With the increasing demand for electric power, the development of new power generation technologies is gaining increased attention. The supercritical carbon dioxide (S-CO2) cycle is one such technology, which has relatively high efficiency, compactness, and potentially could provide complete carbon capture. The S-CO2 cycle technology is adaptable for almost all of the existing heat sources such as solar, geothermal, fossil, nuclear power plants, and waste heat recovery systems. However, it is known that, optimal combinations of: operating conditions, equipment, working fluid, and cycle layout determine the maximum achievable efficiency of a cycle. Within an S-CO2 cycle the compression device is of critical importance as it is operating near the critical point of CO2. However, near the critical point, the thermo-physical properties of CO2 are highly sensitive to changes of pressure and temperature. Therefore, the conditions of CO2 at the compressor inlet are critical in the design of such cycles. Also, the impurity species diluted within the S-CO2 will cause deviation from an ideal S-CO2 cycle as these impurities will change the thermodynamic properties of the working fluid. Accordingly the current work examines the effects of different impurity compositions, considering binary mixtures of CO2 and: He, CO, O2, N2, H2, CH4, or H2S; on various S-CO2 cycle components. The second part of the study focuses on the calculation of the basic cycles and component efficiencies. The results of this study will provide guidance and defines the optimal composition of mixtures for compressors and coolers.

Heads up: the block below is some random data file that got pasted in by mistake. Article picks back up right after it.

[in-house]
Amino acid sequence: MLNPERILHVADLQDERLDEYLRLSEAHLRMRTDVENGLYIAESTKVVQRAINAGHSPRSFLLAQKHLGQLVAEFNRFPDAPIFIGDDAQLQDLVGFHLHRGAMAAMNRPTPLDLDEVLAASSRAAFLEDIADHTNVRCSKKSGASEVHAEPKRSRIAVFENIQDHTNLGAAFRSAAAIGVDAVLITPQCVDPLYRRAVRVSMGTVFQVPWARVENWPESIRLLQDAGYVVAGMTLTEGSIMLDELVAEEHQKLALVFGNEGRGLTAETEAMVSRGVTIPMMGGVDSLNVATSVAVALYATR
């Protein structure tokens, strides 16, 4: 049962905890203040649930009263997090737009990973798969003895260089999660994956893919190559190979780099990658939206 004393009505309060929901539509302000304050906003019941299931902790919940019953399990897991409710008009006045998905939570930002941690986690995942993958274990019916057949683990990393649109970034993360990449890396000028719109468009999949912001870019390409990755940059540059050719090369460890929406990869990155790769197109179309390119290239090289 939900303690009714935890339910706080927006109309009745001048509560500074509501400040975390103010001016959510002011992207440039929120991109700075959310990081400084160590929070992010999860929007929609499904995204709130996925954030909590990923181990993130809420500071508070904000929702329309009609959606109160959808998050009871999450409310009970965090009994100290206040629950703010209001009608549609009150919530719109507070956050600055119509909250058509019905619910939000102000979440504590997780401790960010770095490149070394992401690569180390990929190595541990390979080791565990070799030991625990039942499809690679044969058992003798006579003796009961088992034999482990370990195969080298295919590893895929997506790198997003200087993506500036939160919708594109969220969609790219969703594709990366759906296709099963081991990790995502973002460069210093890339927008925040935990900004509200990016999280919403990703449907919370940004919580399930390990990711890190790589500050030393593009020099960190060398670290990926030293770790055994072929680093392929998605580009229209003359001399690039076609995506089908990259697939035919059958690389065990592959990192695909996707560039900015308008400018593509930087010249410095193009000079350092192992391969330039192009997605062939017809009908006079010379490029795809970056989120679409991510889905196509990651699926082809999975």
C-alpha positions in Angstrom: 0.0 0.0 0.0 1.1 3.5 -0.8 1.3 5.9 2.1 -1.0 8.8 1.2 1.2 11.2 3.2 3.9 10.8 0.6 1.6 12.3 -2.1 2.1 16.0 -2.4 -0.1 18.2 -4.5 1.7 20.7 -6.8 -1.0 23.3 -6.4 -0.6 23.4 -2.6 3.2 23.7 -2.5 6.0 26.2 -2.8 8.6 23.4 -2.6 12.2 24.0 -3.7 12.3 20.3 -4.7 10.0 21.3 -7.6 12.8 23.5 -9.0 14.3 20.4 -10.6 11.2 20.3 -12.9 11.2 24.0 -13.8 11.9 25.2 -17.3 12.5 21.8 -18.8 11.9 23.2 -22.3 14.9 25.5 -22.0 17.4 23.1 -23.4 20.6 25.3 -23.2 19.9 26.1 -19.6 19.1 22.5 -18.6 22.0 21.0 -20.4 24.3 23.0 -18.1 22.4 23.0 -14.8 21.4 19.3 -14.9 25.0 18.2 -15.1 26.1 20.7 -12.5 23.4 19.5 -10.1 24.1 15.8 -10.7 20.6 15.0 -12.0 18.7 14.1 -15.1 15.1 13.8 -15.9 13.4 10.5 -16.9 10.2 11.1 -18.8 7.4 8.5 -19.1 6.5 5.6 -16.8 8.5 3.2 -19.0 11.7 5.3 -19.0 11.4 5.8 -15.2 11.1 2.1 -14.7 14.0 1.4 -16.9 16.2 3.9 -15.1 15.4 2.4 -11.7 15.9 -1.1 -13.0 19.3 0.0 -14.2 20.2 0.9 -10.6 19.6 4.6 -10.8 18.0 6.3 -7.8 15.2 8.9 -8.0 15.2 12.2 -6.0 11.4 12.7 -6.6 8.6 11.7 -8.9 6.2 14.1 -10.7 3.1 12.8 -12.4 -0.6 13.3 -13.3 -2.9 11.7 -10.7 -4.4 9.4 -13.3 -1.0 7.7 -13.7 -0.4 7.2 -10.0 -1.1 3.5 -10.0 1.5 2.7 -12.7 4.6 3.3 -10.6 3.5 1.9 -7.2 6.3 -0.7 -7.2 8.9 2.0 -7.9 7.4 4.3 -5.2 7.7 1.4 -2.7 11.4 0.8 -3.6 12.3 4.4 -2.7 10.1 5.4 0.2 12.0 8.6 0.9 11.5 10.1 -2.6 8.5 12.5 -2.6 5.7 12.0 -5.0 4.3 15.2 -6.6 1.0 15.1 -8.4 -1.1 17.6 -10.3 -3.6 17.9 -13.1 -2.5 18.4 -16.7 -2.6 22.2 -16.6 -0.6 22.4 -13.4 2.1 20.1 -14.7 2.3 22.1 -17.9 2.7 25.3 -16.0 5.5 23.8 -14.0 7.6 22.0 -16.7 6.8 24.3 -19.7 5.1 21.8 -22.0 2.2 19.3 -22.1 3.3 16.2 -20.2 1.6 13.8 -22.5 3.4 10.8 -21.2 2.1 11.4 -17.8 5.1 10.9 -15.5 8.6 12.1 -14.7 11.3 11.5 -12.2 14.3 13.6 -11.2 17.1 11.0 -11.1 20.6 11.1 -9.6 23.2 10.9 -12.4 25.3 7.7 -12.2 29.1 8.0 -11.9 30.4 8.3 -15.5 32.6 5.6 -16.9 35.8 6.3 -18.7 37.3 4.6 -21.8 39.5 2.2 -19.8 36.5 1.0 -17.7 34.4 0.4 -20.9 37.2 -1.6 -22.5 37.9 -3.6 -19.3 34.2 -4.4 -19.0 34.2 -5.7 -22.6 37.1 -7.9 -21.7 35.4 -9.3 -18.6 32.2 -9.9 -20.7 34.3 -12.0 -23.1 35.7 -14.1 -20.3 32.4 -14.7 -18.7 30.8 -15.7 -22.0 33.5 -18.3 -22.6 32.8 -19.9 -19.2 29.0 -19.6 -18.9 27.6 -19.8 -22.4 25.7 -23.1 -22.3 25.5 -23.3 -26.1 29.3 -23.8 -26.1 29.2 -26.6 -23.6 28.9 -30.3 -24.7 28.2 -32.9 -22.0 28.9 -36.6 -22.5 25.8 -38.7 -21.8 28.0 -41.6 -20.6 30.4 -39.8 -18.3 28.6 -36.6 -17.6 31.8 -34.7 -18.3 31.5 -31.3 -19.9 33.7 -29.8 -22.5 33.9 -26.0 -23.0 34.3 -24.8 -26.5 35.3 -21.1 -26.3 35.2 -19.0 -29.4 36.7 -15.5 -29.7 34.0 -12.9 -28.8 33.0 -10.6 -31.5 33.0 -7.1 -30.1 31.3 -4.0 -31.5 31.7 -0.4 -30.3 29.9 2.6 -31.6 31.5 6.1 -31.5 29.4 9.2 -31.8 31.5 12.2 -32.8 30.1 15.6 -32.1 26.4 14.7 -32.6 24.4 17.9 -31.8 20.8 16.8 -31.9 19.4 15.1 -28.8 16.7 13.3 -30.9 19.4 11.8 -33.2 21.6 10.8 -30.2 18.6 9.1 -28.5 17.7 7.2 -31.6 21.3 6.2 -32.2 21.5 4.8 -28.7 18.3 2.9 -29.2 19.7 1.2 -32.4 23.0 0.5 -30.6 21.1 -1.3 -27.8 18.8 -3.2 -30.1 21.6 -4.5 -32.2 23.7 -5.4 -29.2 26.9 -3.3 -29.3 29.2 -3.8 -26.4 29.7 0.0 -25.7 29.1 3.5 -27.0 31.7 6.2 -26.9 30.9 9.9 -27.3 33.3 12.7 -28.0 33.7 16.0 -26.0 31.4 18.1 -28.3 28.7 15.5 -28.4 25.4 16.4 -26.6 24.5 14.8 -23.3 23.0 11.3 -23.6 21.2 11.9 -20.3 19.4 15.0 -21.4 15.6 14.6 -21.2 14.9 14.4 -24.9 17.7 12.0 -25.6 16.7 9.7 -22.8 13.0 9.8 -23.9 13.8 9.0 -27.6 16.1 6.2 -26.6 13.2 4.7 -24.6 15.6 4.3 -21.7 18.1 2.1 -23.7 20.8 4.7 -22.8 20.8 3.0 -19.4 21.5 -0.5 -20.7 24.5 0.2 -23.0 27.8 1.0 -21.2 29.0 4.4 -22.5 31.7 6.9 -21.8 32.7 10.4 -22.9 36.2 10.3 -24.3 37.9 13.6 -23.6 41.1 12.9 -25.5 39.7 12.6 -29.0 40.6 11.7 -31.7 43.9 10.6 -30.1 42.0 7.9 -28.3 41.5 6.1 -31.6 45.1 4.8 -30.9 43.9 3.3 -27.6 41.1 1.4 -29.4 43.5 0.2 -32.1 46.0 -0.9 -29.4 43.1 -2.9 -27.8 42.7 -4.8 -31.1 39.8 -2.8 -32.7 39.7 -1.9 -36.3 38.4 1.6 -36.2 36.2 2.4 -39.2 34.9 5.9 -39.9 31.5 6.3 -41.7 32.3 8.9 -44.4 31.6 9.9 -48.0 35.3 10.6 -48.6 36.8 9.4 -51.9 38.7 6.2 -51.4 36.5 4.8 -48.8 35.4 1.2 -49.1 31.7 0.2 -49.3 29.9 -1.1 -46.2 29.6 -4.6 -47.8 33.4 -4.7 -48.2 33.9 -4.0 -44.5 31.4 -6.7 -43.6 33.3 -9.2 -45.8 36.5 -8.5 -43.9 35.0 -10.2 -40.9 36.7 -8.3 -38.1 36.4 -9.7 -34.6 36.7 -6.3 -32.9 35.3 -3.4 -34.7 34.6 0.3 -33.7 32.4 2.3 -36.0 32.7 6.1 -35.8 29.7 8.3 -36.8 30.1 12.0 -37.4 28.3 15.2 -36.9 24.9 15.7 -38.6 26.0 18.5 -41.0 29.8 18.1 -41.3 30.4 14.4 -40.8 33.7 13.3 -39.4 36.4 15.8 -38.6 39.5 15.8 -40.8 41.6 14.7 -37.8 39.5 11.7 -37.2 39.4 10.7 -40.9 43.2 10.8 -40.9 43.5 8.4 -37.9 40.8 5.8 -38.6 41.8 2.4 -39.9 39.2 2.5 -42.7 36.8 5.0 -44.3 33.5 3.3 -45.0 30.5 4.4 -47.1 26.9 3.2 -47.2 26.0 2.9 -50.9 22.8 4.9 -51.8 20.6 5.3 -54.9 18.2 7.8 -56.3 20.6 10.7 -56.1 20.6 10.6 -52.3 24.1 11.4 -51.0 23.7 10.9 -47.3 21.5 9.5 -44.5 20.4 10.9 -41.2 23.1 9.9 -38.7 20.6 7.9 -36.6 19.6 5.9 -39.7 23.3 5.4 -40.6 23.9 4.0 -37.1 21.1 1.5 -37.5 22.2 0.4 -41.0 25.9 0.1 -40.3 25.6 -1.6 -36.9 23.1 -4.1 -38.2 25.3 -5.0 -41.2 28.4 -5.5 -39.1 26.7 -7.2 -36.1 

- International Gas Turbine Institute
Effect of Mixtures on Compressor and Cooler in Supercritical Carbon Dioxide Cycles
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Vesely, L, Manikantachari, KRV, Vasu, S, Kapat, J, Dostal, V, & Martin, S. "Effect of Mixtures on Compressor and Cooler in Supercritical Carbon Dioxide Cycles." Proceedings of the ASME Turbo Expo 2018: Turbomachinery Technical Conference and Exposition. Volume 9: Oil and Gas Applications; Supercritical CO2 Power Cycles; Wind Energy. Oslo, Norway. June 11–15, 2018. V009T38A010. ASME. https://doi.org/10.1115/GT2018-75568
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